Regional Update (October-December 1996)

Index Southeastern economic indicators

Cover Story - Southeast to Keep Pace with the Nation in 1997

Alabama is Poised for Improvement

Florida's Pace to Slow but Remain Strong

A Slower but Positive Pace in Store for Georiga

Resource Base Likely to Work in Louisiana's Favor

Mississippi Set to Emerge from Its Post-Boom Hangover

A Good but Unspectacular Year Ahead for Tennessee

Resource Base Likely to Work
In Louisiana's Favor

Despite some weakness in New Orleans, overall the state managed to increase employment at about the national average in 1996. Much of this payroll strength came via recovery in the energy and petrochemical industries, where new extraction technologies and strong product demand both domestically and internationally fueled considerable gains. In turn, these industries helped offset a slowdown in services and construction.

Next year should see more of the same. The energy and petrochemical industries will continue to supply significant strength to the state's economy (as large-scale investments in research and technology pay off). But, in the absence of a huge increase in oil prices, these industries should not precipitate a 1970s-style boom. In addition, many of the problems in New Orleans, as well as the problems associated with a post-gambling surge, will have been worked out. The service sector will continue to dominate the economy, but the state inevitably will be affected by its unusual natural resource base—which is currently to Louisiana's advantage.

Manufacturing outlook brighter

mployment in Louisiana's factories grew a marginal 0.2 percent from the third quarter of 1995 through the third quarter of 1996. And although the manufacturing sector is small, employing only approximately 10.5 percent of Louisiana's workers, the capital-intensive chemical and energy industries are important components of the state's economy. Indeed, this year chemical products were the state's leading export commodities, along with food, paper, petroleum, and primary metal products.

The chemical and petroleum products industry employs about 40 percent of the state's nondurable goods production workers. The oil and gas extraction industry alone employs about 46,000 workers, not including the thousands of workers in Louisiana companies that supply oil well and gas field equipment and supplies.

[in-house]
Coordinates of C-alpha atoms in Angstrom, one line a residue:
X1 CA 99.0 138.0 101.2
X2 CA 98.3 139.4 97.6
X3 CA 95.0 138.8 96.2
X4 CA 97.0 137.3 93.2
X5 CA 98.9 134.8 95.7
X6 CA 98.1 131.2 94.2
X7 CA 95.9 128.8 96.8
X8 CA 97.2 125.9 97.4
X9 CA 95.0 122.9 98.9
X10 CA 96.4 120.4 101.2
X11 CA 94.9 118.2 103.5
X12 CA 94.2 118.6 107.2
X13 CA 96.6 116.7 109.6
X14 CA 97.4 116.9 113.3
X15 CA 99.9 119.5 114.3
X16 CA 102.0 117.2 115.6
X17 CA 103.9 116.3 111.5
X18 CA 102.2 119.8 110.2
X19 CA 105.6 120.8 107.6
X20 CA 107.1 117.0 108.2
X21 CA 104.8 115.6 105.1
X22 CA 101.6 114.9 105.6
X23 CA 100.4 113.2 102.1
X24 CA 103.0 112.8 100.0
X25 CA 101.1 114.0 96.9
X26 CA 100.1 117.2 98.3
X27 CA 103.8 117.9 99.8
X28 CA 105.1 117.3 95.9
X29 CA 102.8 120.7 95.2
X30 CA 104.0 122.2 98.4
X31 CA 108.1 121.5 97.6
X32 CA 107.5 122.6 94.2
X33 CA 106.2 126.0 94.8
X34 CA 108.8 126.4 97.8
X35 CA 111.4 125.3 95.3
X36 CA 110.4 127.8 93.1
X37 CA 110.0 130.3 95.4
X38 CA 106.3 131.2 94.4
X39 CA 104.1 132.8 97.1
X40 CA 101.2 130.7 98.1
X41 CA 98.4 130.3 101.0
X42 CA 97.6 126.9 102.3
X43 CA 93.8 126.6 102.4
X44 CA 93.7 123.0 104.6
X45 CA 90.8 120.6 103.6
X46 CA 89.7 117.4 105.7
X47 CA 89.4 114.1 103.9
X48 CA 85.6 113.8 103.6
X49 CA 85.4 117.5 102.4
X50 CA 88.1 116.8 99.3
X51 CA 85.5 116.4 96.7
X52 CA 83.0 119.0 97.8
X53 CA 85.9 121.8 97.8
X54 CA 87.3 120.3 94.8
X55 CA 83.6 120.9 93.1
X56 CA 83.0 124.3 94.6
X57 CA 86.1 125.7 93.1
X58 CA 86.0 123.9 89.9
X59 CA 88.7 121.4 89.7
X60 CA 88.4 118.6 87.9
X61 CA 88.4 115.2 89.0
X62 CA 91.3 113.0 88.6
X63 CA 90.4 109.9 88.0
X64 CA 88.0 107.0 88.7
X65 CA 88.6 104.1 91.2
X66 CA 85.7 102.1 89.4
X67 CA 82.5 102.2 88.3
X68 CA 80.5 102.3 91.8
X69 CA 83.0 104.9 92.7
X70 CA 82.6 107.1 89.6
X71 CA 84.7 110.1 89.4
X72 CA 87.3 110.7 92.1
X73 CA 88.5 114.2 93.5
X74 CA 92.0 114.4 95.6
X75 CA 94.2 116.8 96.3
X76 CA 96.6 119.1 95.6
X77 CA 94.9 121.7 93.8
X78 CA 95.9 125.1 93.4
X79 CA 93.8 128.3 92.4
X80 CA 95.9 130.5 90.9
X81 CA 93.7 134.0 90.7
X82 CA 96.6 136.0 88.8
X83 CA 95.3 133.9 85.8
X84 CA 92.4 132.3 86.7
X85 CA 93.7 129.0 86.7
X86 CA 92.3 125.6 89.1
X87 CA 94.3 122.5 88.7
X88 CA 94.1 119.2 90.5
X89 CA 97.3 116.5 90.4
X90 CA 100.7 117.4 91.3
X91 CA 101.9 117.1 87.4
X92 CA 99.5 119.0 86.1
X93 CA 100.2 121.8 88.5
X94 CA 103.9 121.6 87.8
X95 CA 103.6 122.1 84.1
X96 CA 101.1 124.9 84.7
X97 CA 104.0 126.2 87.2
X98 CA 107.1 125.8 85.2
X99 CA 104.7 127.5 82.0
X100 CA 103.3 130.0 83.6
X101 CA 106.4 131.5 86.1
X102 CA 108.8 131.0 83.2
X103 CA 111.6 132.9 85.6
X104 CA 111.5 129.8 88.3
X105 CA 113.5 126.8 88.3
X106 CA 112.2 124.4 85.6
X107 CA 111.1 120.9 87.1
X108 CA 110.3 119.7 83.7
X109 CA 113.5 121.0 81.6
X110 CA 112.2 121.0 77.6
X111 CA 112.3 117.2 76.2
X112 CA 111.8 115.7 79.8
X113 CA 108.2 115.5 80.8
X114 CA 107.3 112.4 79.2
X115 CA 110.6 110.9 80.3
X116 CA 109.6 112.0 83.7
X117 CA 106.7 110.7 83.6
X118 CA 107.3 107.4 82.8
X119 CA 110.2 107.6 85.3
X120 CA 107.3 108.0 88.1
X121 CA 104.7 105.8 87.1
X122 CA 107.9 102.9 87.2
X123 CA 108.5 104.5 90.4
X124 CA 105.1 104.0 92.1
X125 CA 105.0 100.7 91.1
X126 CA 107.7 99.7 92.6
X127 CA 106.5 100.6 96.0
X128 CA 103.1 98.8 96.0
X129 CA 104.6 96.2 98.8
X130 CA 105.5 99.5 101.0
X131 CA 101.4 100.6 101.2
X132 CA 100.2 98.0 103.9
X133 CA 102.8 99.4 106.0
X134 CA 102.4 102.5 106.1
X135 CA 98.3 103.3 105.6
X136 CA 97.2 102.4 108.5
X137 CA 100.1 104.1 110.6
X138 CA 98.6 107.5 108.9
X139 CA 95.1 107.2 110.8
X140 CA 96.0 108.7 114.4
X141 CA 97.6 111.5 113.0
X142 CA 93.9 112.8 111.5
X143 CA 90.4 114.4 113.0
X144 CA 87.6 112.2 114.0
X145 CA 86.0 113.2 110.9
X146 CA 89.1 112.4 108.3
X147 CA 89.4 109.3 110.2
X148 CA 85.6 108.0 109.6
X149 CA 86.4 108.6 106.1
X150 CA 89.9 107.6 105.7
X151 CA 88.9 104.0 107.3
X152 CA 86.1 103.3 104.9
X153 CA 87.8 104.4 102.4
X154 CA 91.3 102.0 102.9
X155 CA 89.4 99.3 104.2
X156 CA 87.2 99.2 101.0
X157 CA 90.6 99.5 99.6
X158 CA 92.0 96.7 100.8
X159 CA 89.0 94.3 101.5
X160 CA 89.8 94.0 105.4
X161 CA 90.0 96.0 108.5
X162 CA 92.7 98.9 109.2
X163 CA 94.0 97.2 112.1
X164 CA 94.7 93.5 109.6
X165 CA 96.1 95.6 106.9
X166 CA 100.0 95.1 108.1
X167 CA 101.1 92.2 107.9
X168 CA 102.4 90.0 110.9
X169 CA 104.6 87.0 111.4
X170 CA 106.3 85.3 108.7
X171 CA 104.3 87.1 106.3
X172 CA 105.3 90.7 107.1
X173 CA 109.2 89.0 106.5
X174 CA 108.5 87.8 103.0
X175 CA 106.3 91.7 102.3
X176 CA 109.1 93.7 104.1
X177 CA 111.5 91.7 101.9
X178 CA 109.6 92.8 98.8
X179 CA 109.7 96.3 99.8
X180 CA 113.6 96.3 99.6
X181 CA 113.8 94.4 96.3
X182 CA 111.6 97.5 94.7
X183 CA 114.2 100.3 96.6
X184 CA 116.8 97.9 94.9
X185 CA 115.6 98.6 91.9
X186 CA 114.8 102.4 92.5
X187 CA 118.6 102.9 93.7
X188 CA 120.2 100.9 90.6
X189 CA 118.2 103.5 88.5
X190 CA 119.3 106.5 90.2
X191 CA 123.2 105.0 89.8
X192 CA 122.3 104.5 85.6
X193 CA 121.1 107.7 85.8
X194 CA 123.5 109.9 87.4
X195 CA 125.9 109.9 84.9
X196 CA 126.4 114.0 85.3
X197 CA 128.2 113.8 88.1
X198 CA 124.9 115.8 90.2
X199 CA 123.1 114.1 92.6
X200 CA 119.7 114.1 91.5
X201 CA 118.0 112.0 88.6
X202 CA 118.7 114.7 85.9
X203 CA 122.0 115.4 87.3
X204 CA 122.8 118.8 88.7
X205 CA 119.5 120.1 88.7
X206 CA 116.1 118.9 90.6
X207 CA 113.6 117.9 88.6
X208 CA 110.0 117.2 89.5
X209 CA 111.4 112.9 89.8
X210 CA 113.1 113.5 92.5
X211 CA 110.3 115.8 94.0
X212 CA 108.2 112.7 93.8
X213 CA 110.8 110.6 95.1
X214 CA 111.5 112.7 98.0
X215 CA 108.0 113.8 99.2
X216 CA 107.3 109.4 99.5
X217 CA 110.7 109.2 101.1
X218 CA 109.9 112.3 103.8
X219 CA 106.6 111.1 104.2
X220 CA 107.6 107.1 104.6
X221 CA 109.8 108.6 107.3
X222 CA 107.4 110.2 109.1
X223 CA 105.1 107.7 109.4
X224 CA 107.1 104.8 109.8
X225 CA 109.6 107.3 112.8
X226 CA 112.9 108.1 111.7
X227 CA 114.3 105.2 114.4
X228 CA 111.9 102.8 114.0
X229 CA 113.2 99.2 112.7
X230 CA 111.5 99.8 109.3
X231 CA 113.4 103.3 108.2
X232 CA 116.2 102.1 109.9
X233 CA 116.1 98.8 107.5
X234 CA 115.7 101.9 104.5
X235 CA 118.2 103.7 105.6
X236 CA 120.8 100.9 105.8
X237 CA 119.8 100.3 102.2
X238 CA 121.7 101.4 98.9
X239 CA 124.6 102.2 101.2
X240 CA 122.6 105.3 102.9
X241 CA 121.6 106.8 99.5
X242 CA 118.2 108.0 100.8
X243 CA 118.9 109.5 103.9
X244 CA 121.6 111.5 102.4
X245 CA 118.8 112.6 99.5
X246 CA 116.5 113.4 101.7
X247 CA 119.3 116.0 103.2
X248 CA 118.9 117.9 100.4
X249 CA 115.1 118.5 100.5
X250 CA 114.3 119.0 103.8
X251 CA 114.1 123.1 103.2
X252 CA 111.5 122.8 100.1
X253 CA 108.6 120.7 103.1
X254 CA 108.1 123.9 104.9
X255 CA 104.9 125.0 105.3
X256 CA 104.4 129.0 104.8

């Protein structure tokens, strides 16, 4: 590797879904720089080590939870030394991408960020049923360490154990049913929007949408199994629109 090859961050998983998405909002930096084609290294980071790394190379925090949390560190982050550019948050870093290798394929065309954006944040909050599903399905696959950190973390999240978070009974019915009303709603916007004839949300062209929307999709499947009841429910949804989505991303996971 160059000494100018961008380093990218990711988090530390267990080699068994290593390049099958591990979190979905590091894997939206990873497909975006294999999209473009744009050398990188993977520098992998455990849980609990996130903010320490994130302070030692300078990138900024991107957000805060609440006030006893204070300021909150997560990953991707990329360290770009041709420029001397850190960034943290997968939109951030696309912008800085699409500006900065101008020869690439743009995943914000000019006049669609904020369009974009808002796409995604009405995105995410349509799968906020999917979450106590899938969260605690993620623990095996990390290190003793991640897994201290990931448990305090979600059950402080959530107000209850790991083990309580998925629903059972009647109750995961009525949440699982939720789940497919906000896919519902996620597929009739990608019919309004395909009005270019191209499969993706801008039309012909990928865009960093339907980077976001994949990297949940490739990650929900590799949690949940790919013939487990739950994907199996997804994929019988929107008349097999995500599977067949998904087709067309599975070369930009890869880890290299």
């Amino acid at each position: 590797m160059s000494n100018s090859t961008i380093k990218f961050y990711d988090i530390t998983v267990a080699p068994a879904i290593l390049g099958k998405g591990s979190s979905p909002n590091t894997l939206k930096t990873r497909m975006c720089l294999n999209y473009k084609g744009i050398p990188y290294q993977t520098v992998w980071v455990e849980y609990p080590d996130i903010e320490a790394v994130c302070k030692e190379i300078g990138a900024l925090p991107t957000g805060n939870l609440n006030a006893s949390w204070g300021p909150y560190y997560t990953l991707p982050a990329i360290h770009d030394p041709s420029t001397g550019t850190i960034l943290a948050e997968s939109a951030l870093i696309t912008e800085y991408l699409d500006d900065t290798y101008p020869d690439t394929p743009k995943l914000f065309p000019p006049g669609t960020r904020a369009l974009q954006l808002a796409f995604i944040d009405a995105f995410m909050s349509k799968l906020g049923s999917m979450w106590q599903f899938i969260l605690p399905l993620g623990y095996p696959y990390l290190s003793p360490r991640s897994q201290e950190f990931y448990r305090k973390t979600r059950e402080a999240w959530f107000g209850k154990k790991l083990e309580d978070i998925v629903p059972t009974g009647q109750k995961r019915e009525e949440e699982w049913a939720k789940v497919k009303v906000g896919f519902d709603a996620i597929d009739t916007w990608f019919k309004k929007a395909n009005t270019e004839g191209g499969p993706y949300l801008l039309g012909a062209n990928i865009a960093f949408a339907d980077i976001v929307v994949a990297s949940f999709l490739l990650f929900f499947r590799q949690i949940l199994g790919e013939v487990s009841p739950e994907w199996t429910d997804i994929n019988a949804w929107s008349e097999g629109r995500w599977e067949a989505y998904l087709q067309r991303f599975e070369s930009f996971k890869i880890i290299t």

The outlook is bright for these industries, provided that energy prices stay relatively stable and that new technology to retrieve oil from older wells is more fully utilized. Production of agricultural chemicals, a main component of Louisiana's chemical industry, is likely to remain at relatively high levels.

The state's largest durable goods industry, transportation equipment, concentrated in aerospace, light truck, auto and shipping components, has been adversely affected by space program cutbacks, forcing layoffs by some suppliers. Other areas of the industry are prospering. In the Shreveport area, the continuing popularity of light trucks is likely to keep production and employment levels up in local auto component factories.

In addition, Avondale Shipyards (a large New Orleans shipbuilding concern) has one of the biggest backlogs in company history, and a $20 million modernization and equipment program should help secure future orders. About 400 highly compensated positions will be created in the coming year in the steel industry as three iron companies build plants (around $700 million in total investment) in Louisiana.

Louisiana and its ports should continue to benefit from competitive and diversified U.S. industries, as well as strong GDP growth in the ASEAN and Latin America countries—the state's fastest growing foreign markets.

Outlook mixed in services

Service industries in Louisiana experienced mixed results in 1996. Employment in the hotels and lodging industry increased moderately from the previous year and should continue to expand as new hotels and motels open for business. Employment in amusement and recreation, however, fell by more than 4 percent as a result of problems in the casino business. Consolidations in the health services industry resulted in employment shrinkage of slightly more than 1 percent.